The microchemical and microstructural evolution of fluid and melt transfer in deep crystal shear zones
thesisposted on 28.03.2022, 10:10 authored by David Barbosa da Silva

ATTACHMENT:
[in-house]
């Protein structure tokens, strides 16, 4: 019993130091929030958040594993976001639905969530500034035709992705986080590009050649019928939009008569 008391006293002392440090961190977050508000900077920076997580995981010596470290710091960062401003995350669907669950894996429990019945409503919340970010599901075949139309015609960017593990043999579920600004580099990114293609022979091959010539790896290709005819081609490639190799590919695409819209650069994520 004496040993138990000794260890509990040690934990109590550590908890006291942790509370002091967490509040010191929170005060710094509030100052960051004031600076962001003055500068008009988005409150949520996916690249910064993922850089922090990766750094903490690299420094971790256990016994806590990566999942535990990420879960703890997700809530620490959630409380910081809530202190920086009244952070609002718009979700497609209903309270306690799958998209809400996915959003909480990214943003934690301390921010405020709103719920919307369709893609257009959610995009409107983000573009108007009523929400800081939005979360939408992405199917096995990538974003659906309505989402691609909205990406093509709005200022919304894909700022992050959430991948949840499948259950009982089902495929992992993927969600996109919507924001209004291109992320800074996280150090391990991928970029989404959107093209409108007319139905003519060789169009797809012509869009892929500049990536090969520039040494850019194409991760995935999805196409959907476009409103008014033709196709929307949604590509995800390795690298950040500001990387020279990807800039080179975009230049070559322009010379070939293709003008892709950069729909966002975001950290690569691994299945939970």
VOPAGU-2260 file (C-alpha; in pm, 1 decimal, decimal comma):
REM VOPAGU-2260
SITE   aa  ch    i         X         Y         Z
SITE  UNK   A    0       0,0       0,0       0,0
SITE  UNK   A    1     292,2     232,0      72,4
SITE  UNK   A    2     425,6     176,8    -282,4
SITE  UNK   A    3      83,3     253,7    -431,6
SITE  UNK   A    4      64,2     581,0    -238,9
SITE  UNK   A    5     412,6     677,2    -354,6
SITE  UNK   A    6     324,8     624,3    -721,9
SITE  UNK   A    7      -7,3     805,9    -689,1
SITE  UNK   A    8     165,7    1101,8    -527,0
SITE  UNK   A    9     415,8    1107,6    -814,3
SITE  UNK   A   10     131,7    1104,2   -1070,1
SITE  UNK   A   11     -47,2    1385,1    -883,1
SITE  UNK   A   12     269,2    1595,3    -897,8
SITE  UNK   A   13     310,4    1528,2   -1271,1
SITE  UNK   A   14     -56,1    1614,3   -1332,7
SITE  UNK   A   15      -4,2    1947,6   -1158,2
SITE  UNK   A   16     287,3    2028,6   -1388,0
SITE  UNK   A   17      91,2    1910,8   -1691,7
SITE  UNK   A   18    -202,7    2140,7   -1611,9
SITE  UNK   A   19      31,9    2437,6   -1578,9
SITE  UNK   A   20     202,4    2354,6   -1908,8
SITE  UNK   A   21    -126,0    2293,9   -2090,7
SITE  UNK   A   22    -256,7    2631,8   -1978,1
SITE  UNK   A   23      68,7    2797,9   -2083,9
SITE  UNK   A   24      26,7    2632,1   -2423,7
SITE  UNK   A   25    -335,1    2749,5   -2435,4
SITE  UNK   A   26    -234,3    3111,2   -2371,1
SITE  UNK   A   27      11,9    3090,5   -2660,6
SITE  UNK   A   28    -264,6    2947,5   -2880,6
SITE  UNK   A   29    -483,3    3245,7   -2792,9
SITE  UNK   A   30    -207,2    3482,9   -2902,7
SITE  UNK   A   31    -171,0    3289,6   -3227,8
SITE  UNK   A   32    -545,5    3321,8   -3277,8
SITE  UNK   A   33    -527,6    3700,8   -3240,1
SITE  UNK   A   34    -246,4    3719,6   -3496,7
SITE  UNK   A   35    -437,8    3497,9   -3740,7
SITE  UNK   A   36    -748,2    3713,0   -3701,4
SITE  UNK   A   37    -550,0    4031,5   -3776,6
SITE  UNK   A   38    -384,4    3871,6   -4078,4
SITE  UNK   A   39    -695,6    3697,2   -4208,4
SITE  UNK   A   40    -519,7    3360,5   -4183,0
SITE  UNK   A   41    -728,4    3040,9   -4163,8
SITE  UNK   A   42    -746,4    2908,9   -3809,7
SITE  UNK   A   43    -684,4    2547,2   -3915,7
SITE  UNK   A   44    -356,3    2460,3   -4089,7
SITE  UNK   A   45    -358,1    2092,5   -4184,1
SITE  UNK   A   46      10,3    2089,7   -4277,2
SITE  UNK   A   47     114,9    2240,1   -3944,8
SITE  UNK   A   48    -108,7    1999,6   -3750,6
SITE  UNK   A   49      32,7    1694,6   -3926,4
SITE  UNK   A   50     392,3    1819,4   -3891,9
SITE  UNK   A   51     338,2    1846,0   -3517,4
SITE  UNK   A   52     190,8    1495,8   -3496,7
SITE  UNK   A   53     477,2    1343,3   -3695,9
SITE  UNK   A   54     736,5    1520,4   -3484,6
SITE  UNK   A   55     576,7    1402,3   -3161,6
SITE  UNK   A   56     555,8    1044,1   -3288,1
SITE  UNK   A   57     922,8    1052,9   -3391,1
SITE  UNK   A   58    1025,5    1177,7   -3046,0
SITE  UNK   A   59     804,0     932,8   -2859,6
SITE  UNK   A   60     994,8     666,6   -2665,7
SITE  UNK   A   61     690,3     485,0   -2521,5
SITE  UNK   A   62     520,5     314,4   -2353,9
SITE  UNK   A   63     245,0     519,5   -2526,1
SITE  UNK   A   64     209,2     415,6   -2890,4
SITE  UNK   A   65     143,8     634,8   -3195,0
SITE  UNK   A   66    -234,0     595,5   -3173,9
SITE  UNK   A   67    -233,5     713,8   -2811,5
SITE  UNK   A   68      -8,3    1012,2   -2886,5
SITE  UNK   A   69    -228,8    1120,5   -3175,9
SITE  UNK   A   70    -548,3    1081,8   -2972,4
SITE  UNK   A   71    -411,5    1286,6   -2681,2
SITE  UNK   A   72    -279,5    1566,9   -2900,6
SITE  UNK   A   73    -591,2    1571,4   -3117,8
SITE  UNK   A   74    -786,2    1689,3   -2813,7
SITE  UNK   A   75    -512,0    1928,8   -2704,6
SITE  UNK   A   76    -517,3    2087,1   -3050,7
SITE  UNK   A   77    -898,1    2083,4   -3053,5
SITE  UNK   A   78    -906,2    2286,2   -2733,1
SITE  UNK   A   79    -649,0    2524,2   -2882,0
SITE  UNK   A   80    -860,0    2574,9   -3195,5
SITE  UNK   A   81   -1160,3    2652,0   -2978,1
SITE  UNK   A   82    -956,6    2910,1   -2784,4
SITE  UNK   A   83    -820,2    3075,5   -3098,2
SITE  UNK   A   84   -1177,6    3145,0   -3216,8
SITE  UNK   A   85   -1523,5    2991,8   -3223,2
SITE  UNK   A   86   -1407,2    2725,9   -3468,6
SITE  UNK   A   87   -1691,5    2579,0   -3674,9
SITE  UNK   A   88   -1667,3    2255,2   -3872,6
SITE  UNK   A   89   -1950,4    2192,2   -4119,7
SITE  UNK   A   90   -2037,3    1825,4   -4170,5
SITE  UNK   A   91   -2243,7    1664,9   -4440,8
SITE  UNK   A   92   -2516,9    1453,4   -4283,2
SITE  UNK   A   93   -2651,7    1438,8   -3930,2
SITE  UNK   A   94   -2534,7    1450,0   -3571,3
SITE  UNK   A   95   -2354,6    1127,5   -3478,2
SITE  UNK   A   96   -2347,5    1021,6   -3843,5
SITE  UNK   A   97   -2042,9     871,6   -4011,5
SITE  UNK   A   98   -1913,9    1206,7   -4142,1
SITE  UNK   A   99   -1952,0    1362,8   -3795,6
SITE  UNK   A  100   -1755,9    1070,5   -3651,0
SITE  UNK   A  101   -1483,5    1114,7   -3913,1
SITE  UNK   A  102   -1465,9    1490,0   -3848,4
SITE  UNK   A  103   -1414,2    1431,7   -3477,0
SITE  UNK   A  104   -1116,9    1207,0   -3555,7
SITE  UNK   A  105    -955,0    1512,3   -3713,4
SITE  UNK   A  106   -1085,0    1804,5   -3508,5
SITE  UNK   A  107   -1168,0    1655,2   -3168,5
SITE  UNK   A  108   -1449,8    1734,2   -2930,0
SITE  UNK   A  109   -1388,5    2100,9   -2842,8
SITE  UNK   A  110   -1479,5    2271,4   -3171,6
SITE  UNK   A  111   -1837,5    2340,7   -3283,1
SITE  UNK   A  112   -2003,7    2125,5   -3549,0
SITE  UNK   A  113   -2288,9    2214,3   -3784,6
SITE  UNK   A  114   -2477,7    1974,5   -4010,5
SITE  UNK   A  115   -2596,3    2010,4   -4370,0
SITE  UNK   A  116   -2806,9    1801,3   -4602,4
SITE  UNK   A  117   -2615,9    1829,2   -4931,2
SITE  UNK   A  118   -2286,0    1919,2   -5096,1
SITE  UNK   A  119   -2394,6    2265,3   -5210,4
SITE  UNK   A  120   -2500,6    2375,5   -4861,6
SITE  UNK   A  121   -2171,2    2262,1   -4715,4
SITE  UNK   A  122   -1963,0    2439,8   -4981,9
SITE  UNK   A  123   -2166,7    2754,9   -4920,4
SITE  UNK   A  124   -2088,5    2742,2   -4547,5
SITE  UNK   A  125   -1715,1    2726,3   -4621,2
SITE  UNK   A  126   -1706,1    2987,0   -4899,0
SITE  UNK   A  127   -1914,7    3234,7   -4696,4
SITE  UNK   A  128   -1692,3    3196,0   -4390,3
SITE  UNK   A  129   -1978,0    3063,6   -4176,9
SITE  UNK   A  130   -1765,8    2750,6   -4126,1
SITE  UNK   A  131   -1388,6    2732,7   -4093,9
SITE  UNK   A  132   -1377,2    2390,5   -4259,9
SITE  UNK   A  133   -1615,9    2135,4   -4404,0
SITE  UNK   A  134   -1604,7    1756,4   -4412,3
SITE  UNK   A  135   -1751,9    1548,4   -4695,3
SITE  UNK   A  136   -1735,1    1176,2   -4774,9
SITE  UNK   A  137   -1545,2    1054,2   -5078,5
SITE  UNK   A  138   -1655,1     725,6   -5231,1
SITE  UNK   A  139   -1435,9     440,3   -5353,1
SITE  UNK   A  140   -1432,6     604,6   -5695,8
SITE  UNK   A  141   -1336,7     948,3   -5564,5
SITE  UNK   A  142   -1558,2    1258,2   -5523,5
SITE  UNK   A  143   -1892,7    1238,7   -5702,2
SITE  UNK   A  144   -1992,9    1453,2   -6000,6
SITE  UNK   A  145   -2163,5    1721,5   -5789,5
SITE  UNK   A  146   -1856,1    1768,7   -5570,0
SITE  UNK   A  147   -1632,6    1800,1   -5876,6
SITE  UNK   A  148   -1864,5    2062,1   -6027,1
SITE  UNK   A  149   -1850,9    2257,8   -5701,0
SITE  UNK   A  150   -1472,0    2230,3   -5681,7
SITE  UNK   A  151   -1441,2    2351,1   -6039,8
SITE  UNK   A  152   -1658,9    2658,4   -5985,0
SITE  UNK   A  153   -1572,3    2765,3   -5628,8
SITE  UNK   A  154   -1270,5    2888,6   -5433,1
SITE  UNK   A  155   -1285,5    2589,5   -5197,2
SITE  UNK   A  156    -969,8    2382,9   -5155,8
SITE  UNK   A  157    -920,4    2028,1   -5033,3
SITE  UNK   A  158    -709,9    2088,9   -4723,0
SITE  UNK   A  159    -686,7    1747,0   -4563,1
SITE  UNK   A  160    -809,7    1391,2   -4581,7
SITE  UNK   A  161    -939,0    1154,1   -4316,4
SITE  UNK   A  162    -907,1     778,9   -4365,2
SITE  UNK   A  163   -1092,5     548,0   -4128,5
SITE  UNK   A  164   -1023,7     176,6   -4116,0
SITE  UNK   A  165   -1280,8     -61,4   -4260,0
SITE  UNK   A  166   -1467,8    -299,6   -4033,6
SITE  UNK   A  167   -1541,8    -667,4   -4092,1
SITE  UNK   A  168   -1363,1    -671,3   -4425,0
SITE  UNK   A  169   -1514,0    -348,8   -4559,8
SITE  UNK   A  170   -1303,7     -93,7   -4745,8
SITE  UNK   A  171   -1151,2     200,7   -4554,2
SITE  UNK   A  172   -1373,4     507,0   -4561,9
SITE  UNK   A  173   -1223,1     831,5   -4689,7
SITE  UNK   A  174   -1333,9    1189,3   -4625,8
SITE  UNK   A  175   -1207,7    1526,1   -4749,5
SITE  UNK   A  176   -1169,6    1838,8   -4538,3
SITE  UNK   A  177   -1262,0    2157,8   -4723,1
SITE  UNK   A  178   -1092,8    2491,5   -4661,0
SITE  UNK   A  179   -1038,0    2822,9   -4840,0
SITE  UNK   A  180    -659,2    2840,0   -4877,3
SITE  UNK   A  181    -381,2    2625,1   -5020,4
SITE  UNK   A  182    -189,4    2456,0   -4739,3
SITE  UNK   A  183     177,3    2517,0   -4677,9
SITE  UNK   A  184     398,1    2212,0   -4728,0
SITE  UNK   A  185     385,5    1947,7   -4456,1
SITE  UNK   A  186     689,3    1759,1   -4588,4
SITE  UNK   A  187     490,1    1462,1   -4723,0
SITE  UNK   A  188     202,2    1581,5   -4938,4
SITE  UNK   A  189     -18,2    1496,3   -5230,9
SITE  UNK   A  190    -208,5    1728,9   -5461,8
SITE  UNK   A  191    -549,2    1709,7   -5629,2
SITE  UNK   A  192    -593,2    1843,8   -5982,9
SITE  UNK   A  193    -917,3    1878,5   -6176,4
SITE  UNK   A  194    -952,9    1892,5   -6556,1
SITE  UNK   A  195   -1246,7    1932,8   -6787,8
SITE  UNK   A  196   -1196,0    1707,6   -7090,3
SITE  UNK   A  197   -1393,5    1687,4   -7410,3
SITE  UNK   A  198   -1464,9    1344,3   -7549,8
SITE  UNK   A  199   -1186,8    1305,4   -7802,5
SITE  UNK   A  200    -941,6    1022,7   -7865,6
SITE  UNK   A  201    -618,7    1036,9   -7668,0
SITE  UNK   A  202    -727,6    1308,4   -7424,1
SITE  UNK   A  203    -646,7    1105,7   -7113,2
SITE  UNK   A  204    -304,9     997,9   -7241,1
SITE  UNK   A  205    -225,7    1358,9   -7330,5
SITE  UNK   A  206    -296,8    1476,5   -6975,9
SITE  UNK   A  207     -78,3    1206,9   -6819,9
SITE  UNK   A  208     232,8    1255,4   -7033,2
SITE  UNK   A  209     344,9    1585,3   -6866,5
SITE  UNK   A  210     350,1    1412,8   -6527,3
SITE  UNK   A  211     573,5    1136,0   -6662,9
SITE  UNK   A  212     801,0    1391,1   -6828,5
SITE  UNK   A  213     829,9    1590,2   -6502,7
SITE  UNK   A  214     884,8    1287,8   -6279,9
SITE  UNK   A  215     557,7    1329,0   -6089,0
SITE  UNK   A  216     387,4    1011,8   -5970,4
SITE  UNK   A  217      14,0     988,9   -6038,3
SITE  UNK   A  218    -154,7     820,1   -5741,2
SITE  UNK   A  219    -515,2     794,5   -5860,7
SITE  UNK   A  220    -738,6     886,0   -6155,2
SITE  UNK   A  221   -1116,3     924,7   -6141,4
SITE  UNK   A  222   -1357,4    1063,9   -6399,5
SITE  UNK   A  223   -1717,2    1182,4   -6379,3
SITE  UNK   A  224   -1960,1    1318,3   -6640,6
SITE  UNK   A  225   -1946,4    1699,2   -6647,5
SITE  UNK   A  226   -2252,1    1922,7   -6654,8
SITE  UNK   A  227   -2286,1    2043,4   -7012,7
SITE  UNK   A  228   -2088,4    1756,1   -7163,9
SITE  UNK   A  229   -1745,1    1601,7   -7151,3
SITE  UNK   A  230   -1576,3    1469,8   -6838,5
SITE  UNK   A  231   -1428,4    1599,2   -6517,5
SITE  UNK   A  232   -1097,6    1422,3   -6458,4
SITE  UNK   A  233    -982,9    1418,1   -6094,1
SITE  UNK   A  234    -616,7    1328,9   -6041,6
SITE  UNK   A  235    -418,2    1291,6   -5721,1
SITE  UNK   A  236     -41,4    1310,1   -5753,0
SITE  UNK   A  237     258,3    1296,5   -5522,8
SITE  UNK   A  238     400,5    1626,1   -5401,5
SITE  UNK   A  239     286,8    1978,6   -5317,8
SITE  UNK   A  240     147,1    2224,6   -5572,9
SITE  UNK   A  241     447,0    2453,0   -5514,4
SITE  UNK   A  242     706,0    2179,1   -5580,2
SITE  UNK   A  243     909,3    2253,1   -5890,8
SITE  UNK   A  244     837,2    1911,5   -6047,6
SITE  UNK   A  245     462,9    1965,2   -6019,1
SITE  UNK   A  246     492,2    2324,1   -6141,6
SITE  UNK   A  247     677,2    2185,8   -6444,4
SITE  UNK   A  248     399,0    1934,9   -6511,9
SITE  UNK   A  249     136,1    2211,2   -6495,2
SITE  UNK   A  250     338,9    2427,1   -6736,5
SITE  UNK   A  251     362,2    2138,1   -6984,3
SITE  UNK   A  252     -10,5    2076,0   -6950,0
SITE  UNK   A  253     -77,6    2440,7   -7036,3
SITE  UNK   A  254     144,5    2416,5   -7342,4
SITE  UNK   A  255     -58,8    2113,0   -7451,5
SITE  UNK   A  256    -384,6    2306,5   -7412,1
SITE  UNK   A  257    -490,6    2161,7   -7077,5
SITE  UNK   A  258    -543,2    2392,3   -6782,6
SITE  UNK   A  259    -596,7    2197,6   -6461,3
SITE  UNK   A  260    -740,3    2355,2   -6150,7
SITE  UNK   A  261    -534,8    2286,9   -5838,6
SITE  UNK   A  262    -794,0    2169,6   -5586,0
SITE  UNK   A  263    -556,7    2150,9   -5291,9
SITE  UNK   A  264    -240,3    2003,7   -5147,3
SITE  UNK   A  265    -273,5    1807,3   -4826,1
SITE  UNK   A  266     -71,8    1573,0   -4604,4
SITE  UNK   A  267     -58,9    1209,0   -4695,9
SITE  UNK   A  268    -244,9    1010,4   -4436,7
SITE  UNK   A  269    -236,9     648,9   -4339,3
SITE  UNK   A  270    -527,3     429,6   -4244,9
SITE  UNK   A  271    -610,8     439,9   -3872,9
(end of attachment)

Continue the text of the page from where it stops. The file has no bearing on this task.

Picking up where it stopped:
Fluids and melt are increasingly recognised as key agents of weakening, promoting crustal deformation in mountain building systems. Zones of deformation within these systems, tens of kilometres deep in the crust, are considered principal conduits formelt or aqueous fluid flow (i.e. mass transfer) and are sites of melt-rock or fluid-rock reaction. In the high-temperature middle and lower crust, melt-present deformation and melt-rock interaction in high-strain zones enhances orogenesis due to (1) hydration reaction softening and (2) the intrinsic weak competence of melt-present deformation. Consequently, melt-present and hydrous high-strain zones act as powerful strain accommodators, facilitating the exhumation of deep crustal basement rocks. This combination of geological processes is interpreted as essential for having enabled the Palaeozoic Alice Springs Orogeny, an intracontinental orogenic event that formed compressional mountain belts within the interior of the Australian plate. As aqueous fluids have classically been invoked for fluid-driven reaction weakening in the middle and upper-crust, the role of melt in rheological weakening during orogenesis has somewhat been overlooked, particularly in intracontinental orogens. The aim of this thesis is to fill that knowledge gap by recognizing high-strain zones of intense melt-rock interaction and studying the microstructural and microchemical characteristics of the melt pathways. The overarching theme of the thesis is an attempt to determine what role weak rheological zones played in the deformation of the Australian plate during the intracontinental Alice Springs Orogeny. The study presents tectonic-scale geodynamic modelling in addition to a detailed analysis of exhumed ancient metamorphic rocks that are interpreted to have formed during melt-present deformation in the Gough Dam shear zone (GDSZ), Central Australia. During compressive tectonic periods, primary features such as the geometry of the orogenic system, pre-existing crustal structures and transmitted stresses are highly relevant in the accommodation and concentration of differential stress within continental plates, with enhancement of intracontinental orogenesis if principal transmitted stresses are oriented at a low angle to the weak intraplate zone. Secondary stresses to the principal N-S tectonic activity on the Australian continent, contributed to marked periodicity during the Alice Springs Orogeny, as indicated by a strong temporal link between tectonic activity in Eastern and Central Australia. Deep-seated, km-scale shear zones comprising low to high vol% of biotite-rich glimmerite schist and felsic components are exposed in the core of the Alice Spring Orogeny, crosscutting ancient granulite protoliths. The glimmerite schist components are interpreted to have replaced the precursor granulites during melt-rock interaction, increasing the temperature and the proportion of biotite in the high-strain zones with calculated increase of time-integrated melt flux. Within the GDSZ, (1) Granite dykes, (2) granite lenses and(3) faceted K-feldspar phenocrysts hosted in K-feldspar-quartz-rich glimmerite schist all contain undeformed K-feldspar and quartz components, implying channelized melt flux within the high-strain zone and posterior collapse and entrapment of crystalline phases from the fluxing melt. These relationships are consistent with melt-present high-strain deformation combined with melt-induced reaction softening. The episodic nature of tectonic activity may be controlled by melt-production at depth, periods of melt pressure and/or stress build-up and release enhanced by periods of plate tectonic reconfigurations changing the nature of far-field stresses -- abstract.